Sabre’s back to the submissions though, almost teasing DJZ with a rope break as he wrenched away with armbars, before he tried to sink in a stranglehold… which DJZ was able to flip out of with relative ease. The knuckle-lock’s held onto as Sabre goes back to the hold, before DJZ gets free and lands a lucha-style arm drag! Sabre ends up eating some more chops as DJZ threatened to coast ahead, tripping Zack with a pratfall before a wacky lucha roll-up picked up a near-fall. DJZ stays on top of him… but a leap over into the corner sees him land into a cross armbreaker as Sabre’s search for a submission ends with DJZ getting to the ropes.

It’s back to the arm as Sabre lays into DJZ, wrenching away on it with more submission attempts, throwing in a Jim Breaks-style lift to take DJZ back to the mat as more torque was applied to that arm. Eventually DJZ’s able to get free, and he’s able to knock down Sabre with a clothesline following some misdirection. A crossbody off the top keeps things going for DJZ, as some jabs rock Sabre… as does a neckbreaker, as Sabre’s attempt to fight back was quickly thwarted.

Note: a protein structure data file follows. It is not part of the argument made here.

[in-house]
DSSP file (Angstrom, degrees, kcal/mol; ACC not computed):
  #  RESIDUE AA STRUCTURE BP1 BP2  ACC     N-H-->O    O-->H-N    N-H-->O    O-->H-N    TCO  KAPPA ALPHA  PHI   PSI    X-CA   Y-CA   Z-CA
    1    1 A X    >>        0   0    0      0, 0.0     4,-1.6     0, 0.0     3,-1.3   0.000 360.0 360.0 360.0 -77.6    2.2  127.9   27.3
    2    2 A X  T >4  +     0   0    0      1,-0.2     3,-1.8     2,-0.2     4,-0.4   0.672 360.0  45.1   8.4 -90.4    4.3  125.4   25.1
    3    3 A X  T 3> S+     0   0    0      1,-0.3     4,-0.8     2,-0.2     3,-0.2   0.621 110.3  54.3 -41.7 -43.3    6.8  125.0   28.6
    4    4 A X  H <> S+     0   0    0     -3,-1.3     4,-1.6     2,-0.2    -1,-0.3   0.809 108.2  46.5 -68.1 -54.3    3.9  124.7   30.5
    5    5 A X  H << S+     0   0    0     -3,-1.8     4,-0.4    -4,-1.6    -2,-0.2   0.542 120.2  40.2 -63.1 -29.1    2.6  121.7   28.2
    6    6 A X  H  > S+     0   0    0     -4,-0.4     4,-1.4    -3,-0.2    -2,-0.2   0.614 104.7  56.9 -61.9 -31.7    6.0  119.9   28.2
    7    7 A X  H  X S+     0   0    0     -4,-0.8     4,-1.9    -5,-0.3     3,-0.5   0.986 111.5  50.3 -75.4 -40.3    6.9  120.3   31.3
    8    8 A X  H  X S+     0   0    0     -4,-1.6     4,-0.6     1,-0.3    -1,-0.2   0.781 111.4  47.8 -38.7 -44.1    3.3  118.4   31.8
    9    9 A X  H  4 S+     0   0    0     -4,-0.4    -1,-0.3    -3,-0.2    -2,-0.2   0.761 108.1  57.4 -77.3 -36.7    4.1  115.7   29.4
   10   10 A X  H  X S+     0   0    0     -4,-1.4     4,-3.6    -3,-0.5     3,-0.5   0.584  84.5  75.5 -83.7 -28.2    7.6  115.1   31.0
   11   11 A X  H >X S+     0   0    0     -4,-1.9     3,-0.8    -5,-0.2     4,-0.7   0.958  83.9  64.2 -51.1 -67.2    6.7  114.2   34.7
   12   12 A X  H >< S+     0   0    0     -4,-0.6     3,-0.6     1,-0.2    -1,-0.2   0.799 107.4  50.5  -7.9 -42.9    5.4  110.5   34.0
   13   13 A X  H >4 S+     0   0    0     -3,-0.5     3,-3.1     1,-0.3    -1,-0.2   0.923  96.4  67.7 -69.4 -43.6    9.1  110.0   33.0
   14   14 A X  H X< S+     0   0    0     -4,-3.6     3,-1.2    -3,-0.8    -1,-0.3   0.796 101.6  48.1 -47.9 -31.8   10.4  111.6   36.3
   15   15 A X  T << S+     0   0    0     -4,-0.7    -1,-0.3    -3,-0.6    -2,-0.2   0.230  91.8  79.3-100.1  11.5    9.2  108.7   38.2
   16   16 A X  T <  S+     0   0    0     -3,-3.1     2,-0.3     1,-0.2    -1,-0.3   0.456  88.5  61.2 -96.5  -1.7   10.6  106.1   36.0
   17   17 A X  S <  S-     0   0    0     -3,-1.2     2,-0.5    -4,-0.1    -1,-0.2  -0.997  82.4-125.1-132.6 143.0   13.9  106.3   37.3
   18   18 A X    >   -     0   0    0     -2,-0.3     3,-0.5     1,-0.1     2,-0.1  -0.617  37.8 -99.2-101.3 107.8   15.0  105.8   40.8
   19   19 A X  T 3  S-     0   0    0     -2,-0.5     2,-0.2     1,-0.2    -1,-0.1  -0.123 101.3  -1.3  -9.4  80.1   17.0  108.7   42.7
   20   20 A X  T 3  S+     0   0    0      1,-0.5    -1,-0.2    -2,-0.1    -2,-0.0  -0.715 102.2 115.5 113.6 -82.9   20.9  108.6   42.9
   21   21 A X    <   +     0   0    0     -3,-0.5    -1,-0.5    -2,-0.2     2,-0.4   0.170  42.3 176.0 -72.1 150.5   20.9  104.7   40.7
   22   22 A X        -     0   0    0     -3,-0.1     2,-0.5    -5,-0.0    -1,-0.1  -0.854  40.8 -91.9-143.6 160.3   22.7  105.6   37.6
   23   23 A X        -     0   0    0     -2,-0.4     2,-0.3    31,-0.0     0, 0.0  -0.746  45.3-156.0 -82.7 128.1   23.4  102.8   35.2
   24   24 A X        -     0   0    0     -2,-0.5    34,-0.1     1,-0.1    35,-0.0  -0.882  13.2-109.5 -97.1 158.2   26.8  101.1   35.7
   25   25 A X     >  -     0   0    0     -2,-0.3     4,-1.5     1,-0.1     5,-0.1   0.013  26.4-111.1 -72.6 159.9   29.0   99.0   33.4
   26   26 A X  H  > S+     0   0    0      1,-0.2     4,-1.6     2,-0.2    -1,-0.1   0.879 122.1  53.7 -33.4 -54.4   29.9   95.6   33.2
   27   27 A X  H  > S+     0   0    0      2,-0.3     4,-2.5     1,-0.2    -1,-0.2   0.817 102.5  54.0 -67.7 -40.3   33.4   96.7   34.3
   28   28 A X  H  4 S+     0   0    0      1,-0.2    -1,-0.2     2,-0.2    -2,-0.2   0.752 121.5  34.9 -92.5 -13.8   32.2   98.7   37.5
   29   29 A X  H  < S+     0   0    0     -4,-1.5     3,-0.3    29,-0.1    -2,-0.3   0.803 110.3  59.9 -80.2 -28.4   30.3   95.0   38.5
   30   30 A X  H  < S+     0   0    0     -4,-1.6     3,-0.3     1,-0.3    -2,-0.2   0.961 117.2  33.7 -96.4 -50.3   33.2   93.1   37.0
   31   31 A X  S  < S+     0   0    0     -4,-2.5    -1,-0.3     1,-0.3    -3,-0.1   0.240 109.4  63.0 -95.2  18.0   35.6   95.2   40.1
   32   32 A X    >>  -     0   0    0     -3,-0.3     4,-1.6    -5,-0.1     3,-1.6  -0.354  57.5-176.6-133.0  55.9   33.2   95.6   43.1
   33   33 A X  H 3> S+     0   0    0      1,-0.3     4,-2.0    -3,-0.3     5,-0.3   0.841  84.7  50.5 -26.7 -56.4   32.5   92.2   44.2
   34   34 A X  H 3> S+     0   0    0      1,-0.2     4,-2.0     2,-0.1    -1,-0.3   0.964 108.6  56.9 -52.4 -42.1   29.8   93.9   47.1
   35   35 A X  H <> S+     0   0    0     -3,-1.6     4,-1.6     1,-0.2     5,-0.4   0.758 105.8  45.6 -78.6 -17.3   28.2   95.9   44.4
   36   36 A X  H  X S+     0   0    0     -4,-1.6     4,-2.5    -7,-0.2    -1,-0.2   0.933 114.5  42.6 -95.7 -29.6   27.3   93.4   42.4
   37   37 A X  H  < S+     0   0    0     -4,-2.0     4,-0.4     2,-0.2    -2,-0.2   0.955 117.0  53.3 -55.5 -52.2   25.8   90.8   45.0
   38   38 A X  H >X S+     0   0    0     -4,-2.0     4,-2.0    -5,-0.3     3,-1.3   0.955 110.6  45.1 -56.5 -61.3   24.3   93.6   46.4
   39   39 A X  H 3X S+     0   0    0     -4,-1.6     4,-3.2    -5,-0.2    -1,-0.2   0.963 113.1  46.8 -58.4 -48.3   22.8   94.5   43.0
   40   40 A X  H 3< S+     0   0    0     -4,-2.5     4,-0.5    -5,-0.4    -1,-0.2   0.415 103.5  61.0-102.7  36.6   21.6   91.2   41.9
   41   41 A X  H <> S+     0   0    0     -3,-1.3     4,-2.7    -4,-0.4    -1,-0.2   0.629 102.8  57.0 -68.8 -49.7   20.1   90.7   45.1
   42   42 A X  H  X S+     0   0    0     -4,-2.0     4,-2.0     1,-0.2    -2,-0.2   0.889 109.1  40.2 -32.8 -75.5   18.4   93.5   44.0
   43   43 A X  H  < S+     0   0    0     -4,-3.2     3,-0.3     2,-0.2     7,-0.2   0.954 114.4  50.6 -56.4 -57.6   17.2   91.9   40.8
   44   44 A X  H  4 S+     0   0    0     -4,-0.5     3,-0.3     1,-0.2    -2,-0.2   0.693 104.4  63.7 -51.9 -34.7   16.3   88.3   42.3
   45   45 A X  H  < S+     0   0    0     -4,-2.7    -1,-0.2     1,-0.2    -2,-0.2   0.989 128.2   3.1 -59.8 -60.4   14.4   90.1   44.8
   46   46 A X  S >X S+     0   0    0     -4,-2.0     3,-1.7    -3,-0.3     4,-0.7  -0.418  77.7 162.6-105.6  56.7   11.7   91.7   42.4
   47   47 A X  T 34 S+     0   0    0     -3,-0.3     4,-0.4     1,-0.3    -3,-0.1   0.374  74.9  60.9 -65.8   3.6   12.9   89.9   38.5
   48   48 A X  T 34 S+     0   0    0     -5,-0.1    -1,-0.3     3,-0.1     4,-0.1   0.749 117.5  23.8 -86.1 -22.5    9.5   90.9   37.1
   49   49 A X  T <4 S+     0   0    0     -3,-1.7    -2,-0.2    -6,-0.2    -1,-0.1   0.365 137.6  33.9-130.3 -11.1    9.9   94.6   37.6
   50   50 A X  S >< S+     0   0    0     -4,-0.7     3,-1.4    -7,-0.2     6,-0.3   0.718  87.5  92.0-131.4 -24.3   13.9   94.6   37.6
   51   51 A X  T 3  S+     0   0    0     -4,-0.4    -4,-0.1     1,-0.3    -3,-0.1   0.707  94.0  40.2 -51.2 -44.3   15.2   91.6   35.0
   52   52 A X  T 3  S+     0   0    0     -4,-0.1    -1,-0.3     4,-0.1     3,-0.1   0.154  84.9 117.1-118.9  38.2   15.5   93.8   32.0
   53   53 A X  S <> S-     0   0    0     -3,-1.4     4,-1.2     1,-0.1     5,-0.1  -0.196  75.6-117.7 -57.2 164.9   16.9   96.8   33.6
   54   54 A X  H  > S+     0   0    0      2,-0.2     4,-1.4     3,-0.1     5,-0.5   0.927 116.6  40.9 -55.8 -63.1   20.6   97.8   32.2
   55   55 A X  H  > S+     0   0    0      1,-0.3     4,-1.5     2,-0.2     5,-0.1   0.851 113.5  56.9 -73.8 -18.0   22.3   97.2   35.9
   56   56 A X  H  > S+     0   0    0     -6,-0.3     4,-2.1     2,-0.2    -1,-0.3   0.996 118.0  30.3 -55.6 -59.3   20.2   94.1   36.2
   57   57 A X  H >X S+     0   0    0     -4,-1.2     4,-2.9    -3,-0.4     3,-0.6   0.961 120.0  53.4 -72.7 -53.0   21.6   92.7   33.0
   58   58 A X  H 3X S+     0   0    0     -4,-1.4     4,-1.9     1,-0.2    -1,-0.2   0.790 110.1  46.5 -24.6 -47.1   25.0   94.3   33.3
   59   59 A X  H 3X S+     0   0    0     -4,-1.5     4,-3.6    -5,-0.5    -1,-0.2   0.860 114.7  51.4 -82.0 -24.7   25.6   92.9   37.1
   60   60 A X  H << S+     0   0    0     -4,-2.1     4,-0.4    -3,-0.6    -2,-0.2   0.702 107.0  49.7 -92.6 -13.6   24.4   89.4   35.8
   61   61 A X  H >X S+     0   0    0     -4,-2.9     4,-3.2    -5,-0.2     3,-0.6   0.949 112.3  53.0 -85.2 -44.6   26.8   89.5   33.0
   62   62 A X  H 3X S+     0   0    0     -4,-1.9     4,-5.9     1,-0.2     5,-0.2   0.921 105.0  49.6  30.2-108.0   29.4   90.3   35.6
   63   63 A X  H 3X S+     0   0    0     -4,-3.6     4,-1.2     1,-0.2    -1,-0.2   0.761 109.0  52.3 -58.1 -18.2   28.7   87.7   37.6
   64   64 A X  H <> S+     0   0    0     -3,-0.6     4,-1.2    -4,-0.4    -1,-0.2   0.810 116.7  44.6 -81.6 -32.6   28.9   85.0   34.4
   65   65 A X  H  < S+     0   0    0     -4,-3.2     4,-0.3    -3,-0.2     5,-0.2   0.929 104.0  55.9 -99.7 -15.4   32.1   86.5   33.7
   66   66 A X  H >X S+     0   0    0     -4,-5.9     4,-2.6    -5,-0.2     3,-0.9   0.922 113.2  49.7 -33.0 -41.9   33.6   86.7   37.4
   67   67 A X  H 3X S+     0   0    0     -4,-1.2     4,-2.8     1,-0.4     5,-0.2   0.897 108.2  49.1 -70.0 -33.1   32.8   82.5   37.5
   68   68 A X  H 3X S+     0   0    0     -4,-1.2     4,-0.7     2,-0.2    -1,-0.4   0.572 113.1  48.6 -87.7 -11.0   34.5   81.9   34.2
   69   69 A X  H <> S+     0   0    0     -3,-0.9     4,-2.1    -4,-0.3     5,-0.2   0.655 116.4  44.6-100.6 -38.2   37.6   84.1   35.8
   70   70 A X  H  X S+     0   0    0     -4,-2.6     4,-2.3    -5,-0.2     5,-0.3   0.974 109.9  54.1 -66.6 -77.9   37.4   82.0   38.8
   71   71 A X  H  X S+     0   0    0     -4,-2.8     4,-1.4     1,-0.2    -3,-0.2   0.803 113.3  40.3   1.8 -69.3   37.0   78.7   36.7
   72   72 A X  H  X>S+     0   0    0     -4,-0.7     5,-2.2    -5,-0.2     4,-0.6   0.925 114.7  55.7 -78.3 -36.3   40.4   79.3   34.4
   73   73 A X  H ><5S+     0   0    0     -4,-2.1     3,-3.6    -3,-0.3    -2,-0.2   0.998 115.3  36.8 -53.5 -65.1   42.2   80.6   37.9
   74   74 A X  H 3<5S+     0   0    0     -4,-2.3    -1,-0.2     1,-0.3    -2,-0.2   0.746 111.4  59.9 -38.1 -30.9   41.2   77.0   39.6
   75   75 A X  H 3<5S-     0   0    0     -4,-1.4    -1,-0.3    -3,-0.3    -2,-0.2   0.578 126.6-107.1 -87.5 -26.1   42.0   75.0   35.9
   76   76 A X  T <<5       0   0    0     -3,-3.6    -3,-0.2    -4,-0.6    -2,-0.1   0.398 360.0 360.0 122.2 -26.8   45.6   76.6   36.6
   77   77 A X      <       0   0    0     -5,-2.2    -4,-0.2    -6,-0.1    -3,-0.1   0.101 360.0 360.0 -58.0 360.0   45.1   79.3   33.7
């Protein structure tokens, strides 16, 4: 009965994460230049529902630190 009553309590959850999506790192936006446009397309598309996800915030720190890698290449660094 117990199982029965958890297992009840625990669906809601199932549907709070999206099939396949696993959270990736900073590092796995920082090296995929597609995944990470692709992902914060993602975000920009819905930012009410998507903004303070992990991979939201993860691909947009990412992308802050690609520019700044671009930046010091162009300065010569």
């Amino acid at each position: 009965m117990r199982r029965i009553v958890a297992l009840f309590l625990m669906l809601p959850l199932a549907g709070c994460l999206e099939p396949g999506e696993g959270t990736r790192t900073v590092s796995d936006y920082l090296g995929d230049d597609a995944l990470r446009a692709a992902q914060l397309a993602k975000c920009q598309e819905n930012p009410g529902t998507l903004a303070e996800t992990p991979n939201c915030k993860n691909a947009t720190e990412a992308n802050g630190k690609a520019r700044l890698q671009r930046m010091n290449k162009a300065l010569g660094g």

A Quebrada nearly does the job for DJZ, but Sabre’s swiftly back in with an Octopus in the middle of the ring, before getting a near-fall out of the roll-up. Man, Sabre’s stuff is massively explosive at times… but DJZ has some tricks in his bag too, pulling Sabre into a grounded armbar until the EVOLVE champ got a foot on the ropes. Going to strikes looked to be DJZ’s undoing, but a superkick kept him ahead, as did a springboard Ace crusher out of the corner, only for Sabre to hit straight back with a PK to leave both men laying. Sabre goes back in with a roll-up, before tying up DJZ in knots after the kick-out, eventually watching on as DJZ’s legs were able to overpower him and make it to the ropes.

The momentum continued to swing, but eventually it was the Euro Clutch that trapped DJZ, with Sabre countering out of a tornado DDT into the pinning predicament for the win. A hell of an opening match, with DJZ showing what’d been hidden for so long down in that other promotion. Good luck following that! ****¼

Jason Kincaid vs. AR Fox
This was Fox’s first match in EVOLVE in over a year, having last been seen at EVOLVE 70, going down to Matt Riddle. Fox has his own posse with him too, mostly made up of his WWA4 trainees, whom you’ll have seen on Style Battles in the past.

Kincaid tries his usual offer of friendship at the bell, but Fox isn’t interested… shoving it away before swinging and missing with a bunch of kicks as Kincaid instead went to meditate. A handstand sees Kincaid avoid a springboard cutter, before floating away from a powerslam and into a double stomp as Kincaid looked to be chaining some stuff together.